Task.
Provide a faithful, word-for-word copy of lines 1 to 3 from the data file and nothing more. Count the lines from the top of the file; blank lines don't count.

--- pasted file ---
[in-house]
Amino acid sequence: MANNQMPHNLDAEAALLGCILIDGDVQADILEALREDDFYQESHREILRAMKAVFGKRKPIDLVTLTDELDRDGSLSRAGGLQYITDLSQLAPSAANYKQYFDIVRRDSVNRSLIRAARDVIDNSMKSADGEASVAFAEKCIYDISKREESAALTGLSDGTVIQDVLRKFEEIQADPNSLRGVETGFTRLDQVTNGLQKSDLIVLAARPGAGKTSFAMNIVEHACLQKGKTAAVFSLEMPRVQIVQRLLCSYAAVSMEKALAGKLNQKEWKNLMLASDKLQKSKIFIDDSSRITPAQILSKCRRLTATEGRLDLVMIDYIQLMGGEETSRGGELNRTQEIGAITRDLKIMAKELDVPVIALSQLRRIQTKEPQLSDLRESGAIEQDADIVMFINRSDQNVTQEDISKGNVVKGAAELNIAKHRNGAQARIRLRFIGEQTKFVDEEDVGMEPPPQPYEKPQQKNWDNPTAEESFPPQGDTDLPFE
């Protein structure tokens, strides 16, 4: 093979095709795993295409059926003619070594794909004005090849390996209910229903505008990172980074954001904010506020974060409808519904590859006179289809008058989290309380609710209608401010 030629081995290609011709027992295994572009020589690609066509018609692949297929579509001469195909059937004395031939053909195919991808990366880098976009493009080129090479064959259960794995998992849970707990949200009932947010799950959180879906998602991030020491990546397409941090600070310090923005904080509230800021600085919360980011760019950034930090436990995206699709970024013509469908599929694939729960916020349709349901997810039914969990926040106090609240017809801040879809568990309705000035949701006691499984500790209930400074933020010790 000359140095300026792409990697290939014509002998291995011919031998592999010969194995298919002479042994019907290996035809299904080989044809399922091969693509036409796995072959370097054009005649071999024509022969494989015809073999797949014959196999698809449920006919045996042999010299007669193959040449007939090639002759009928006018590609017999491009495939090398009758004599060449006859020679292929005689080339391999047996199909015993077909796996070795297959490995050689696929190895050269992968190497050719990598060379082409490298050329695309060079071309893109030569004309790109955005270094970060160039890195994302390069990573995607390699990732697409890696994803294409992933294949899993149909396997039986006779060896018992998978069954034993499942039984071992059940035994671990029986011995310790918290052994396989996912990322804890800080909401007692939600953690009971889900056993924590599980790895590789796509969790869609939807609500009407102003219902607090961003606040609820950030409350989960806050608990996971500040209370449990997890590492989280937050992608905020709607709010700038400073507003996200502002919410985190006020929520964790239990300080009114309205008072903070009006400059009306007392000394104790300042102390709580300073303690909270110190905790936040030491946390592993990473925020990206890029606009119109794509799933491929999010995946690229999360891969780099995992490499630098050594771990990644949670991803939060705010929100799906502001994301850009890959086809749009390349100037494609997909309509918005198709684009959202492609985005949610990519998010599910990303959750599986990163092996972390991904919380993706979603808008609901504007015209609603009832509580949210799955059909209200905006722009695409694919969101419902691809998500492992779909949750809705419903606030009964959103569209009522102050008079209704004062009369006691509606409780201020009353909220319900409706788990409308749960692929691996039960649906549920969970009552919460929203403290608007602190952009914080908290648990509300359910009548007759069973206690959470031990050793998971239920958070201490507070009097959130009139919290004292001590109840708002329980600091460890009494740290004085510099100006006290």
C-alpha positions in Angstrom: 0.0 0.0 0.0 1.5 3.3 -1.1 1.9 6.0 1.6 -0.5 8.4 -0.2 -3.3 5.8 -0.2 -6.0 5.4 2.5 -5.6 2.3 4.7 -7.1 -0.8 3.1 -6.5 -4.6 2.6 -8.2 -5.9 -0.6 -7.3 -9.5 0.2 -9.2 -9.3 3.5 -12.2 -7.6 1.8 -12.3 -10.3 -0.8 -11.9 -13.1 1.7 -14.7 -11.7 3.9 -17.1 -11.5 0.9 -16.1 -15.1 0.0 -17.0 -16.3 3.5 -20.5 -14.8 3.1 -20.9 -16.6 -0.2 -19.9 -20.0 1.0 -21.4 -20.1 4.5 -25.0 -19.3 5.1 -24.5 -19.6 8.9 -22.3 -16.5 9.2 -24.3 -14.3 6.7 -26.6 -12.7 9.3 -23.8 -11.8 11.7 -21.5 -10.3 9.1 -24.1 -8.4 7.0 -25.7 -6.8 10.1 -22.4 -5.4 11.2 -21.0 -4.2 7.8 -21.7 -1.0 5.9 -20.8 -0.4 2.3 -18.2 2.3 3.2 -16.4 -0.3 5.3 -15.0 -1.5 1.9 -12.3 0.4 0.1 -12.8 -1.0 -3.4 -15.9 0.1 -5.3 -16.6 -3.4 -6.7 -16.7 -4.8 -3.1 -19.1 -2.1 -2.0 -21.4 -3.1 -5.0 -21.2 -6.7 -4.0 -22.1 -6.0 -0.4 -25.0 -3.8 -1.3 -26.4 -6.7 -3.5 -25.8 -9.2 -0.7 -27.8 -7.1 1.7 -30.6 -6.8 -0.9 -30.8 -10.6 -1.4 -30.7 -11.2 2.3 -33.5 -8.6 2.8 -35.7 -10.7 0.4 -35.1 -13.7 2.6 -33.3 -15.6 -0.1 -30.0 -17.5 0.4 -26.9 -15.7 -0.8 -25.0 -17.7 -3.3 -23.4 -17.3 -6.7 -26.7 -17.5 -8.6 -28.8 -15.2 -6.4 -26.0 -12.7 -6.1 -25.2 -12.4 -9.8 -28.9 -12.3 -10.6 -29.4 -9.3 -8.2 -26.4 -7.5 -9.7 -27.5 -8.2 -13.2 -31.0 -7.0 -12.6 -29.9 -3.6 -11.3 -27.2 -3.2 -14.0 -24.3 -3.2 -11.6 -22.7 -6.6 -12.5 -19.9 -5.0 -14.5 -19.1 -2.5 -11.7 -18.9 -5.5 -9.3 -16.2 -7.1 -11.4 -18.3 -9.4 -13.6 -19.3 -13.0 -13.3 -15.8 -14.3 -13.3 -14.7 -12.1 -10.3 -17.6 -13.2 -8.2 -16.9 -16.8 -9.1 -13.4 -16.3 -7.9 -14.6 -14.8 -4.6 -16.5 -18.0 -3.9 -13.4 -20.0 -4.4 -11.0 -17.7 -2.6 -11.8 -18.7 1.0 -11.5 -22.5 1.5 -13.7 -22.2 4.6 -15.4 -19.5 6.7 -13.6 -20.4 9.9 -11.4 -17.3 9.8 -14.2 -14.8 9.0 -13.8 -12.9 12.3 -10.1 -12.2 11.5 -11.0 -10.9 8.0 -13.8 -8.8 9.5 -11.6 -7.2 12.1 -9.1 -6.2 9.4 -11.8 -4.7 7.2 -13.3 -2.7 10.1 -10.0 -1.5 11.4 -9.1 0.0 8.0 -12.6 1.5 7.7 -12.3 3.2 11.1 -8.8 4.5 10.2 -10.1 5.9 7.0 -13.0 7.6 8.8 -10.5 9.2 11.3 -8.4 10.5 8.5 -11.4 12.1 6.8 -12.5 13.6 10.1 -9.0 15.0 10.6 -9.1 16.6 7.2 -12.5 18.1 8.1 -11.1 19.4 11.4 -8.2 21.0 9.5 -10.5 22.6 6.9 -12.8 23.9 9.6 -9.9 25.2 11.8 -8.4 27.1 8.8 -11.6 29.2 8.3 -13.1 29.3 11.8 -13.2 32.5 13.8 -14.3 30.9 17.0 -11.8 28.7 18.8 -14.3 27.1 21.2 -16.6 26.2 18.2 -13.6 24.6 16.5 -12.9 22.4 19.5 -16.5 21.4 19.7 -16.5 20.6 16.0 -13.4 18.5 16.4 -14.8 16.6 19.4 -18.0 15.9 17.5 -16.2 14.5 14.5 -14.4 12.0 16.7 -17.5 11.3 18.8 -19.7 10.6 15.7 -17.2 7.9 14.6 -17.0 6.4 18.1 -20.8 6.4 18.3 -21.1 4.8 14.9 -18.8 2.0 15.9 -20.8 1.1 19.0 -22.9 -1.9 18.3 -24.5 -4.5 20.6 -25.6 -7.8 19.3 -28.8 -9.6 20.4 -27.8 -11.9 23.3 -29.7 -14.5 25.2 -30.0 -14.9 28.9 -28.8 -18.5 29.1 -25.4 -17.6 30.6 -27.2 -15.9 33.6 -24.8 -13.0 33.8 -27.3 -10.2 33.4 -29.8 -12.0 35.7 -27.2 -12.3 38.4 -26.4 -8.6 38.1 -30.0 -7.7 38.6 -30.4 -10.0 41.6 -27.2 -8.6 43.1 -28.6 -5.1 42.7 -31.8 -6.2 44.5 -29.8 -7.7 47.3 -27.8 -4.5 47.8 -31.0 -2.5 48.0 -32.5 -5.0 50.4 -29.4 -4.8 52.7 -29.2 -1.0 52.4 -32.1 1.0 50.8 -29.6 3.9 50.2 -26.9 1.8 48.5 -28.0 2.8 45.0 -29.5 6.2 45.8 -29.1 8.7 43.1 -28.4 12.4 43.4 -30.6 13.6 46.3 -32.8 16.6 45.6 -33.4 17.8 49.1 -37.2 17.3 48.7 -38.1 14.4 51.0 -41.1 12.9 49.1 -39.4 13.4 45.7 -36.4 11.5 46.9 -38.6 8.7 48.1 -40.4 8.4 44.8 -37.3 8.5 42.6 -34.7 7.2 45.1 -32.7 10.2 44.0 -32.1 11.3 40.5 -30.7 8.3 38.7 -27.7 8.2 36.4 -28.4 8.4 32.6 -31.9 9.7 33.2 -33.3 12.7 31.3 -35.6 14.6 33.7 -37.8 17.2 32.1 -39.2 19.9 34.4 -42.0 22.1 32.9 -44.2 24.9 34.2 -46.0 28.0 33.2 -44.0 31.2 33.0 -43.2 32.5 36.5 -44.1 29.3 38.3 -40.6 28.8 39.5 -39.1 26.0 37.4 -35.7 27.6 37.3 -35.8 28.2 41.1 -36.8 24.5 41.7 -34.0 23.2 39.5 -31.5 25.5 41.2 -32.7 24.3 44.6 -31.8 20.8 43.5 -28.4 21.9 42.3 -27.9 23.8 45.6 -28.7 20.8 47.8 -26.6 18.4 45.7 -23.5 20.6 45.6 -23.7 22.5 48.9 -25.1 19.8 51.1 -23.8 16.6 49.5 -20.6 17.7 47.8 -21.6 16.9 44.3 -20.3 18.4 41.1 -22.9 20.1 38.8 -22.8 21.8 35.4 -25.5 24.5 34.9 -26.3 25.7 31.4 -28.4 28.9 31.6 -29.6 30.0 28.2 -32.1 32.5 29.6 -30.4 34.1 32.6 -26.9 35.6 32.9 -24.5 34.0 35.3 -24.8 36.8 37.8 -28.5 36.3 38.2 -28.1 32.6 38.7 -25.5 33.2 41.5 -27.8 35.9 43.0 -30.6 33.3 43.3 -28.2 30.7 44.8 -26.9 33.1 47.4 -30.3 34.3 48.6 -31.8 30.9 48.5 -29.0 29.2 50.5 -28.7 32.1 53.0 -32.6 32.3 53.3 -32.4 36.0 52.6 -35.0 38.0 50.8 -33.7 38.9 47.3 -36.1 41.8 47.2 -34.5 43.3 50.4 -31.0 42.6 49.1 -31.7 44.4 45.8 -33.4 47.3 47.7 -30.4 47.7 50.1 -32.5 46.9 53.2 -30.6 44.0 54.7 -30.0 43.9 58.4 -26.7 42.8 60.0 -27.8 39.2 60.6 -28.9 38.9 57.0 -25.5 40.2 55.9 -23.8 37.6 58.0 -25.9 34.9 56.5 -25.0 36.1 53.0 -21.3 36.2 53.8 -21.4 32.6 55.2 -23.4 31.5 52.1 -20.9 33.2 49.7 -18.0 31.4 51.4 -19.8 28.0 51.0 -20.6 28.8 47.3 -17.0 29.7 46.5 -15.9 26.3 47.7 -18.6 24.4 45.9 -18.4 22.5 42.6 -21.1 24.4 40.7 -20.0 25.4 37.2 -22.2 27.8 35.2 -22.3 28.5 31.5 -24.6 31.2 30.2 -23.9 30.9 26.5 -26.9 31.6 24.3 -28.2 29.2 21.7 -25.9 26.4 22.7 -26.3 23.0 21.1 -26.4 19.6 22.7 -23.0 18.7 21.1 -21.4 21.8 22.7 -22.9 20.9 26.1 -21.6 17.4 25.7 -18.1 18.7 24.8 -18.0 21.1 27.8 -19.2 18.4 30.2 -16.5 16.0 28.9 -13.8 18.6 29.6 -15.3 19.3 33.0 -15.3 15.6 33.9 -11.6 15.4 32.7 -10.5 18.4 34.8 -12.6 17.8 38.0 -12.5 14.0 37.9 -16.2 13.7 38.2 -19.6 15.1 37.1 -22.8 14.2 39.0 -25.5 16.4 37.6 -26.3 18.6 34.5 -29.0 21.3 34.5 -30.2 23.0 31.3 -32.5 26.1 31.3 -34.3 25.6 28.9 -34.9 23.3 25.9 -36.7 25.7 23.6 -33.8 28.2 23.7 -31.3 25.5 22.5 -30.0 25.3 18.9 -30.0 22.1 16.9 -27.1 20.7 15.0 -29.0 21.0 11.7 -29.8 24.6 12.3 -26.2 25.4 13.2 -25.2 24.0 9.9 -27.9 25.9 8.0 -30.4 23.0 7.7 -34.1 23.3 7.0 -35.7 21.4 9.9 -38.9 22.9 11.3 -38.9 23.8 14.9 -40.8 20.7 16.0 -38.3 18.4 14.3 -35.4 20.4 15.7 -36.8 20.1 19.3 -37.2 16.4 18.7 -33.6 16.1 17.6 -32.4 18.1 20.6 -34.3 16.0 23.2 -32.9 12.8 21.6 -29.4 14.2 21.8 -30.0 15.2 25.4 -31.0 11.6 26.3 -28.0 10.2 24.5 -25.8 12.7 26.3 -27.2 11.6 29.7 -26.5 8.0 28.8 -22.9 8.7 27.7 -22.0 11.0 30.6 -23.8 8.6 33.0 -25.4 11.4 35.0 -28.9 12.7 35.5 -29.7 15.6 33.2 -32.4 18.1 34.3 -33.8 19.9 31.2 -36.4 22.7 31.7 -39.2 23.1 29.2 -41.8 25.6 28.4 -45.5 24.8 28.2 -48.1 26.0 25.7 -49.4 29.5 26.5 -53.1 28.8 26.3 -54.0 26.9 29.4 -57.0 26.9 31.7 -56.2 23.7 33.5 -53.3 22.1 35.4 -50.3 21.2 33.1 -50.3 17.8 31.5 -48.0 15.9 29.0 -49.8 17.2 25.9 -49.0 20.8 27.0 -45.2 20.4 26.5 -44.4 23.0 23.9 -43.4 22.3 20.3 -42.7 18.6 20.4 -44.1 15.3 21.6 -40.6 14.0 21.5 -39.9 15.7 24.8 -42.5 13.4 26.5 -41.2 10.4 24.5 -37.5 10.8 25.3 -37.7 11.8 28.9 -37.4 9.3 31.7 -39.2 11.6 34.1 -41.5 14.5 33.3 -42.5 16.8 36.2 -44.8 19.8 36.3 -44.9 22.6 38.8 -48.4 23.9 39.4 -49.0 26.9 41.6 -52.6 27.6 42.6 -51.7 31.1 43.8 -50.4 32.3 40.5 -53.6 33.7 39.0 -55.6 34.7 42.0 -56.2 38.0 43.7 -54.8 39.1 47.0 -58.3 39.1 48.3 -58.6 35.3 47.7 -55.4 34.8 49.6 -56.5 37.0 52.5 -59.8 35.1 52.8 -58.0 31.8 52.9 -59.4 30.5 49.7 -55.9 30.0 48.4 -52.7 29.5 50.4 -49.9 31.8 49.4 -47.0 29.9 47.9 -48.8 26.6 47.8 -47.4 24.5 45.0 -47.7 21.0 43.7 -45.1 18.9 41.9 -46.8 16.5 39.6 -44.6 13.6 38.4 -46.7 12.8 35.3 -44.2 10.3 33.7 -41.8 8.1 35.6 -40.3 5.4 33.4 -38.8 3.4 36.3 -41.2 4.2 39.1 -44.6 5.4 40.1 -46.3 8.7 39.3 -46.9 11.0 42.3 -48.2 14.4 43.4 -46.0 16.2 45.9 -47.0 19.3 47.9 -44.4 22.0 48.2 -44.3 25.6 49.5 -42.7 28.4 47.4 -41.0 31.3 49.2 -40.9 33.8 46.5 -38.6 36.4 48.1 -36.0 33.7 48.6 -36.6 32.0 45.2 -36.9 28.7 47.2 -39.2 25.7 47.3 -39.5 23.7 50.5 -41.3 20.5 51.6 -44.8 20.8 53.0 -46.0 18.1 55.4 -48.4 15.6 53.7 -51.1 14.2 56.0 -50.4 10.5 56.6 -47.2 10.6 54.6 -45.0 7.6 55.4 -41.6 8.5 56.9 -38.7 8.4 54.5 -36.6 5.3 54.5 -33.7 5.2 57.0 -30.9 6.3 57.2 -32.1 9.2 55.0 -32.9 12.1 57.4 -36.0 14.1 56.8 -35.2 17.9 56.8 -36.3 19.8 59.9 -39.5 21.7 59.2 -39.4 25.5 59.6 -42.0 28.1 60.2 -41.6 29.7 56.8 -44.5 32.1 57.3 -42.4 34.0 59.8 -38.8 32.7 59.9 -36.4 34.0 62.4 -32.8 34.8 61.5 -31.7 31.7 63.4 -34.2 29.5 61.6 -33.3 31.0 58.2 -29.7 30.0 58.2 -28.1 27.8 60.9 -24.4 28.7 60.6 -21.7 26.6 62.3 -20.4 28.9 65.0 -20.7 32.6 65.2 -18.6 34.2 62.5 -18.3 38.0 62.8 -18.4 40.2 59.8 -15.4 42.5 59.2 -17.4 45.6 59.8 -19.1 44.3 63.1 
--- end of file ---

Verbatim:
[in-house]
Amino acid sequence: MANNQMPHNLDAEAALLGCILIDGDVQADILEALREDDFYQESHREILRAMKAVFGKRKPIDLVTLTDELDRDGSLSRAGGLQYITDLSQLAPSAANYKQYFDIVRRDSVNRSLIRAARDVIDNSMKSADGEASVAFAEKCIYDISKREESAALTGLSDGTVIQDVLRKFEEIQADPNSLRGVETGFTRLDQVTNGLQKSDLIVLAARPGAGKTSFAMNIVEHACLQKGKTAAVFSLEMPRVQIVQRLLCSYAAVSMEKALAGKLNQKEWKNLMLASDKLQKSKIFIDDSSRITPAQILSKCRRLTATEGRLDLVMIDYIQLMGGEETSRGGELNRTQEIGAITRDLKIMAKELDVPVIALSQLRRIQTKEPQLSDLRESGAIEQDADIVMFINRSDQNVTQEDISKGNVVKGAAELNIAKHRNGAQARIRLRFIGEQTKFVDEEDVGMEPPPQPYEKPQQKNWDNPTAEESFPPQGDTDLPFE
């Protein structure tokens, strides 16, 4: 093979095709795993295409059926003619070594794909004005090849390996209910229903505008990172980074954001904010506020974060409808519904590859006179289809008058989290309380609710209608401010 030629081995290609011709027992295994572009020589690609066509018609692949297929579509001469195909059937004395031939053909195919991808990366880098976009493009080129090479064959259960794995998992849970707990949200009932947010799950959180879906998602991030020491990546397409941090600070310090923005904080509230800021600085919360980011760019950034930090436990995206699709970024013509469908599929694939729960916020349709349901997810039914969990926040106090609240017809801040879809568990309705000035949701006691499984500790209930400074933020010790 000359140095300026792409990697290939014509002998291995011919031998592999010969194995298919002479042994019907290996035809299904080989044809399922091969693509036409796995072959370097054009005649071999024509022969494989015809073999797949014959196999698809449920006919045996042999010299007669193959040449007939090639002759009928006018590609017999491009495939090398009758004599060449006859020679292929005689080339391999047996199909015993077909796996070795297959490995050689696929190895050269992968190497050719990598060379082409490298050329695309060079071309893109030569004309790109955005270094970060160039890195994302390069990573995607390699990732697409890696994803294409992933294949899993149909396997039986006779060896018992998978069954034993499942039984071992059940035994671990029986011995310790918290052994396989996912990322804890800080909401007692939600953690009971889900056993924590599980790895590789796509969790869609939807609500009407102003219902607090961003606040609820950030409350989960806050608990996971500040209370449990997890590492989280937050992608905020709607709010700038400073507003996200502002919410985190006020929520964790239990300080009114309205008072903070009006400059009306007392000394104790300042102390709580300073303690909270110190905790936040030491946390592993990473925020990206890029606009119109794509799933491929999010995946690229999360891969780099995992490499630098050594771990990644949670991803939060705010929100799906502001994301850009890959086809749009390349100037494609997909309509918005198709684009959202492609985005949610990519998010599910990303959750599986990163092996972390991904919380993706979603808008609901504007015209609603009832509580949210799955059909209200905006722009695409694919969101419902691809998500492992779909949750809705419903606030009964959103569209009522102050008079209704004062009369006691509606409780201020009353909220319900409706788990409308749960692929691996039960649906549920969970009552919460929203403290608007602190952009914080908290648990509300359910009548007759069973206690959470031990050793998971239920958070201490507070009097959130009139919290004292001590109840708002329980600091460890009494740290004085510099100006006290």